Ivanov Review - A New Adaptation of an Early Chekhov Play

If you’re down with the blahs, at the end of your rope, listen to Anton Chekhov. These days he’s speaking at the Piven Theatre Workshop in Evanston. The current production of Chekhov’s Ivanov tries hard to shake off depression, i.e., three hours of griping about man’s sorry state. As you’re ready to slap melancholic Nikolai Ivanov upside the head, you’re faced with more than enough reasons for the Russian Revolution: class struggle, racism, clannishness. But boredom is the big word here—as one poet said, “Life, friends, is boring”: everyone suffers from ennui, the world is steeped in lethargy, no one can escape its grasp.

Dan Smith and Gita Tanner in Ivanov


In this melange of twisted views, gossip, money hoarding, and poverty, a gaggle of old women playing cards brings welcome comic relief with their bantering antics. The merry widow Marfutka (Susan O’Brien) with her lipstick, petticoats, and wonderful contralto singing, titters with a dancer’s precision. Frail Anna (Gita Tanner) brings you to the brink of sorrow as her tuberculosis advances—footnote: Chekhov died of tuberculosis—and the young doctor (Mark Wilson) seems to be the only character with basic moral values, yet he’s trapped in a chasm—footnote: Chekhov was a practicing physician.


Brent Barnes, Kathy Ruhl,Maya Friedler, Susan Applebaum

Here you have it: nineteenth century pre-revolutionary Russia, locus of passion and violence; of haves and have-nots; of yelling and simpering.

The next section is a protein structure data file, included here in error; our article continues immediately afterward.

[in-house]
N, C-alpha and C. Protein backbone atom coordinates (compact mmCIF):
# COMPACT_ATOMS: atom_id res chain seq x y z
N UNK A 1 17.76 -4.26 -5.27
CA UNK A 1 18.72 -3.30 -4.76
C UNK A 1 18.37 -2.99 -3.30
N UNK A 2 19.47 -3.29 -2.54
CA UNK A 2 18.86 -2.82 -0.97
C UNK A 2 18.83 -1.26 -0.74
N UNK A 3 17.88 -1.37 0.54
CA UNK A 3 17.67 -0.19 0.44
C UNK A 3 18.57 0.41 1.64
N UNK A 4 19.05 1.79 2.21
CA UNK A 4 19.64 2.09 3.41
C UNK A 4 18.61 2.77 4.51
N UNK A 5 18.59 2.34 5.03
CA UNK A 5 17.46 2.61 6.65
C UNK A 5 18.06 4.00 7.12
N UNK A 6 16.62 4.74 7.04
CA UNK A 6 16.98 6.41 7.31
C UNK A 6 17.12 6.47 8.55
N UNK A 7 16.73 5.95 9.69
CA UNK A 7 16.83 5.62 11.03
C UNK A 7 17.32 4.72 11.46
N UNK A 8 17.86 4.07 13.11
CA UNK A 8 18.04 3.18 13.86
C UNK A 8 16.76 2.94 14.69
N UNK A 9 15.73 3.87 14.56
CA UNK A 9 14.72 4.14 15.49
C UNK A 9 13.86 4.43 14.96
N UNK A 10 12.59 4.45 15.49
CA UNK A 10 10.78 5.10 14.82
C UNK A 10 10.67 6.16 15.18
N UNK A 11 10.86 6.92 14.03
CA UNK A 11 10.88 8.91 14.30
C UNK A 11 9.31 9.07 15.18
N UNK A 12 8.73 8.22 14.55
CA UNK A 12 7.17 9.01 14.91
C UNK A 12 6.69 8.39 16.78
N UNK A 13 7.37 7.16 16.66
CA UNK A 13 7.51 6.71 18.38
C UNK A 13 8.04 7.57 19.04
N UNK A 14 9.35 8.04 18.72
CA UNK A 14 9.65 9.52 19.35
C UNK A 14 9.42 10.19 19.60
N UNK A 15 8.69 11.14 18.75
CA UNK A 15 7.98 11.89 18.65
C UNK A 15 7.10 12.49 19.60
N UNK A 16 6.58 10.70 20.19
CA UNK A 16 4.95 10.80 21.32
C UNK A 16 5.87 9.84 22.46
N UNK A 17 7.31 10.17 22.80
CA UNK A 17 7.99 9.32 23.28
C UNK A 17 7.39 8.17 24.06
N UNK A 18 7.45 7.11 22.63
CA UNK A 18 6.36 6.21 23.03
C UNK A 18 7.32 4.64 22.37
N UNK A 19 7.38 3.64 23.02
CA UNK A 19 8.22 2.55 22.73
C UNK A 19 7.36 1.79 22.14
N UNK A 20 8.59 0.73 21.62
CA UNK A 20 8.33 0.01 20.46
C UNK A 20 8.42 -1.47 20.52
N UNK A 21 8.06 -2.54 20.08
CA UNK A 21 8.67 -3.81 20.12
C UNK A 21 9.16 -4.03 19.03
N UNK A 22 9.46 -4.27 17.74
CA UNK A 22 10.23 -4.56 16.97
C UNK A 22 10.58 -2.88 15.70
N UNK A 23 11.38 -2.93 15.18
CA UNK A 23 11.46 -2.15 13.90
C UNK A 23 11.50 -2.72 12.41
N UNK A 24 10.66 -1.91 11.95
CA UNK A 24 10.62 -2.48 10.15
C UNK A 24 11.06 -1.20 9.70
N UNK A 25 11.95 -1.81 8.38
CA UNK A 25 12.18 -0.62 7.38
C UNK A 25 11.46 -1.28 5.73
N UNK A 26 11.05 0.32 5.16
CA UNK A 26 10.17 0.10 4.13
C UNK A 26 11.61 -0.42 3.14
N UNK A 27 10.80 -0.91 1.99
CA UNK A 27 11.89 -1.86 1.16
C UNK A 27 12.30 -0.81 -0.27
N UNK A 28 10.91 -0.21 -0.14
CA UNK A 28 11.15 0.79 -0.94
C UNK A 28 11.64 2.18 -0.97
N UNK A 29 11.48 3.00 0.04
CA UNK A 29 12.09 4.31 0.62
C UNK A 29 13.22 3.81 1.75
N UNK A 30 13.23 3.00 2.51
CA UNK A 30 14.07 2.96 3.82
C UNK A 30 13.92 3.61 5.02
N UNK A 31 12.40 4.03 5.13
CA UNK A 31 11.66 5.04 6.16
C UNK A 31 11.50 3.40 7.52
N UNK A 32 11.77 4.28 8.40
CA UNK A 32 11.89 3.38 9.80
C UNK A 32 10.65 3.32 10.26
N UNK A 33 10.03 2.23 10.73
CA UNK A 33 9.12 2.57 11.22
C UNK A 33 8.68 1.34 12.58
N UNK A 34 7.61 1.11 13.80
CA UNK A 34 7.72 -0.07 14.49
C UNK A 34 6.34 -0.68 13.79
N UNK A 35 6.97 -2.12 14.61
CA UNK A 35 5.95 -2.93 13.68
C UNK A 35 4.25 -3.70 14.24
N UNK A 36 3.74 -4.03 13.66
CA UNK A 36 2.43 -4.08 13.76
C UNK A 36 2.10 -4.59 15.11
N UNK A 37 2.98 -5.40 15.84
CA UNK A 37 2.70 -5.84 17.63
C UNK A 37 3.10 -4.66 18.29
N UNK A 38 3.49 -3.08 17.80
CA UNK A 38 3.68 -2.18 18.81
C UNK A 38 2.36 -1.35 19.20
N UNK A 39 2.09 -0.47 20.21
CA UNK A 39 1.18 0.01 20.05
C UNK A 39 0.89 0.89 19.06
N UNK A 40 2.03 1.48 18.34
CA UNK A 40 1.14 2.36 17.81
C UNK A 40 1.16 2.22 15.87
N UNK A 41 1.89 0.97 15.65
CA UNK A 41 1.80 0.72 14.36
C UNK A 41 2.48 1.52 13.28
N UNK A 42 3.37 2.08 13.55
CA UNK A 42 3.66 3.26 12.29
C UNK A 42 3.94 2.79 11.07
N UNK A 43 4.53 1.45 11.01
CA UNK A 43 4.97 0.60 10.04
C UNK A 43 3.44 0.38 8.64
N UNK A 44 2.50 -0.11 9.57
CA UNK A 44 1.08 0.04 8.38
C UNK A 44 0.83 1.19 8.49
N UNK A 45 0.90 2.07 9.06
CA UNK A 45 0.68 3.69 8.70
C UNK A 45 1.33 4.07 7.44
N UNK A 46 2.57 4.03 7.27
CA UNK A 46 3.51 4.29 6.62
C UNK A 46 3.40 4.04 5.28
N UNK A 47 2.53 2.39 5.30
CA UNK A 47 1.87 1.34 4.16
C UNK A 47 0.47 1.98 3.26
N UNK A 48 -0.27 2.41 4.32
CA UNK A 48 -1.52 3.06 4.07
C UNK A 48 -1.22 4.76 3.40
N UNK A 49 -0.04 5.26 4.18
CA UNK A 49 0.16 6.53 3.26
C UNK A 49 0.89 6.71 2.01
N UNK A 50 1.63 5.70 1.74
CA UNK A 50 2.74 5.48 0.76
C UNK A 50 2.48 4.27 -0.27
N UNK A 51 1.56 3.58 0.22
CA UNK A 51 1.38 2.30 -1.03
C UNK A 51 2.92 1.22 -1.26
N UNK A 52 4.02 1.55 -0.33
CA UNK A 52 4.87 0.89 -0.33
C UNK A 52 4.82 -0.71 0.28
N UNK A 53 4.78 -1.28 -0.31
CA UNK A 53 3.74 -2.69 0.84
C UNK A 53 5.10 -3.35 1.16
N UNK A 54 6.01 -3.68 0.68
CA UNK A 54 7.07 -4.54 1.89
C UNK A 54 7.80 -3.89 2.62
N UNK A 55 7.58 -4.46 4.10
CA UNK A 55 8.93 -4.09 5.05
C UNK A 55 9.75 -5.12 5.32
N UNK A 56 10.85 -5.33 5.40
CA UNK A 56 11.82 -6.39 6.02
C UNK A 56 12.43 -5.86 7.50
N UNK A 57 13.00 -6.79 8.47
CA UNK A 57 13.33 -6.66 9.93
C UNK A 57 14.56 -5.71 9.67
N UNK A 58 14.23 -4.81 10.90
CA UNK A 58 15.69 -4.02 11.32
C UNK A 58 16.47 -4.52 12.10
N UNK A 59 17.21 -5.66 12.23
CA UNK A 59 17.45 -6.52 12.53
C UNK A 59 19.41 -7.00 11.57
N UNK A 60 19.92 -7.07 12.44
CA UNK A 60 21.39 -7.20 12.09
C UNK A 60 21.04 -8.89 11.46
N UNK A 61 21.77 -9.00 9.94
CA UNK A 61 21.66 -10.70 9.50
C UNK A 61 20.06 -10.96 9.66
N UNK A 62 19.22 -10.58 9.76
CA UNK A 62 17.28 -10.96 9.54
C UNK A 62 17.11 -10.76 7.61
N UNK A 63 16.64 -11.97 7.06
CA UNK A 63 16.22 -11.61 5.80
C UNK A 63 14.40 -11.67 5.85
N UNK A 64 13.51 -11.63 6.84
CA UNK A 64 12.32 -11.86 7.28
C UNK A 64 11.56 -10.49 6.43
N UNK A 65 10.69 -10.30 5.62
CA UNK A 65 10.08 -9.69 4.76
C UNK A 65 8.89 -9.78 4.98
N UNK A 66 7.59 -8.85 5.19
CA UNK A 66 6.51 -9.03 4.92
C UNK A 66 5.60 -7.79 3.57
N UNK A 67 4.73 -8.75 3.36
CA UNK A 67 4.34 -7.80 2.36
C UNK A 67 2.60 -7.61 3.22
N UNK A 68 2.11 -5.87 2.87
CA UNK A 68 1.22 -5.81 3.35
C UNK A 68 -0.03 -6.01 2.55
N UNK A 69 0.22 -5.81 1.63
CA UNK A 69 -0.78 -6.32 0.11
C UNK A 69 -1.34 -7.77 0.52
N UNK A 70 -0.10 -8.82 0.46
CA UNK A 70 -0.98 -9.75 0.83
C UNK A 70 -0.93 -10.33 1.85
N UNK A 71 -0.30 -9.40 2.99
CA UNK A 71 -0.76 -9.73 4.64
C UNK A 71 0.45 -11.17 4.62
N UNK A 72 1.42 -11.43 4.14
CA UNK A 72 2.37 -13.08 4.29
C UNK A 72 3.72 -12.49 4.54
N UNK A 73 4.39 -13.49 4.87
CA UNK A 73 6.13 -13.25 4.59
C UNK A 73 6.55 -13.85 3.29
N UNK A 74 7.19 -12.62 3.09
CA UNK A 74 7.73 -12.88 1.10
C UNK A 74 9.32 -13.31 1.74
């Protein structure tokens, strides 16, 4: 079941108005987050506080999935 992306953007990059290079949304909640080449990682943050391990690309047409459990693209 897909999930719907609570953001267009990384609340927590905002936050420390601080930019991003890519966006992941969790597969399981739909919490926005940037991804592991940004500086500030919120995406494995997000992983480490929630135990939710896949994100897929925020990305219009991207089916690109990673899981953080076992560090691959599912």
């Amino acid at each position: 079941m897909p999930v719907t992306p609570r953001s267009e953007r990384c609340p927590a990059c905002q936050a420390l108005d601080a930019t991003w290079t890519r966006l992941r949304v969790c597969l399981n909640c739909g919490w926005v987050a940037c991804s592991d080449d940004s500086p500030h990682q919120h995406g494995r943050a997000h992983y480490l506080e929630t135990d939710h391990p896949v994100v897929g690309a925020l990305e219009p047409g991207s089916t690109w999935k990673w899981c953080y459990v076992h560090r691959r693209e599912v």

As one of Chekhov’s first plays, Ivanov struggles to its feet. It brilliantly foreshadows the themes and techniques that will define his greatest dramas, the four supreme plays he wrote at the turn of the century. This production of Ivanov goes on too long for me. While the first half of the play dazzles, the second half drones.


Susan Payne O'Brien, Aayisha Chanel-Humphrey

Happily, its women characters sizzle with wit and precision. Longing for someone to listen to the doctor, you want to rant with Misha (Jay Reed), the count (Bernie Beck), Pasha (Stephen Fedo), and the bridge-bantering Dmitri (Brent Barnes). Alas, the male lead, Ivanov (Dan Smith), is sort of one-dimensional. If he sometimes seems not to know his lines and, like several of the male characters, seems to read from a script he’s holding, this may be part of the production’s ambitious adaptation. And remember the axiom in Chekhov: when you see a gun on stage, it will go off—in Ivanov there are two guns: a rifle at the start and a handgun at the end.


Stephen Fedo, Marc Wilson

In Piven’s theatre space, an expansive room with large windows that afford the characters natural light in real time, often the actors forget that whispers need to be heard, a soft voice needs to be projected as clearly as a loud one.


Stephen Fedo, Jay Reed, Bernie Beck

It was an honor to be in the room with Chicagoland theatre icons, Joyce Piven, Sheldon Patinkin, and “Nancy” Cusak, along with the legendary Piven company. Ivanov continues through June 29 with performances Thursday, Friday, Saturday at 7:30, and Sunday at 2:30.

For more information and tickets go to the Piven Theatre Website  or call:847-866-8049

Piven Theatre is located at:927 Noyes St, Evanston, IL, next to the Noyes Street "L" station.

Photo Credits: Chris Zoubris


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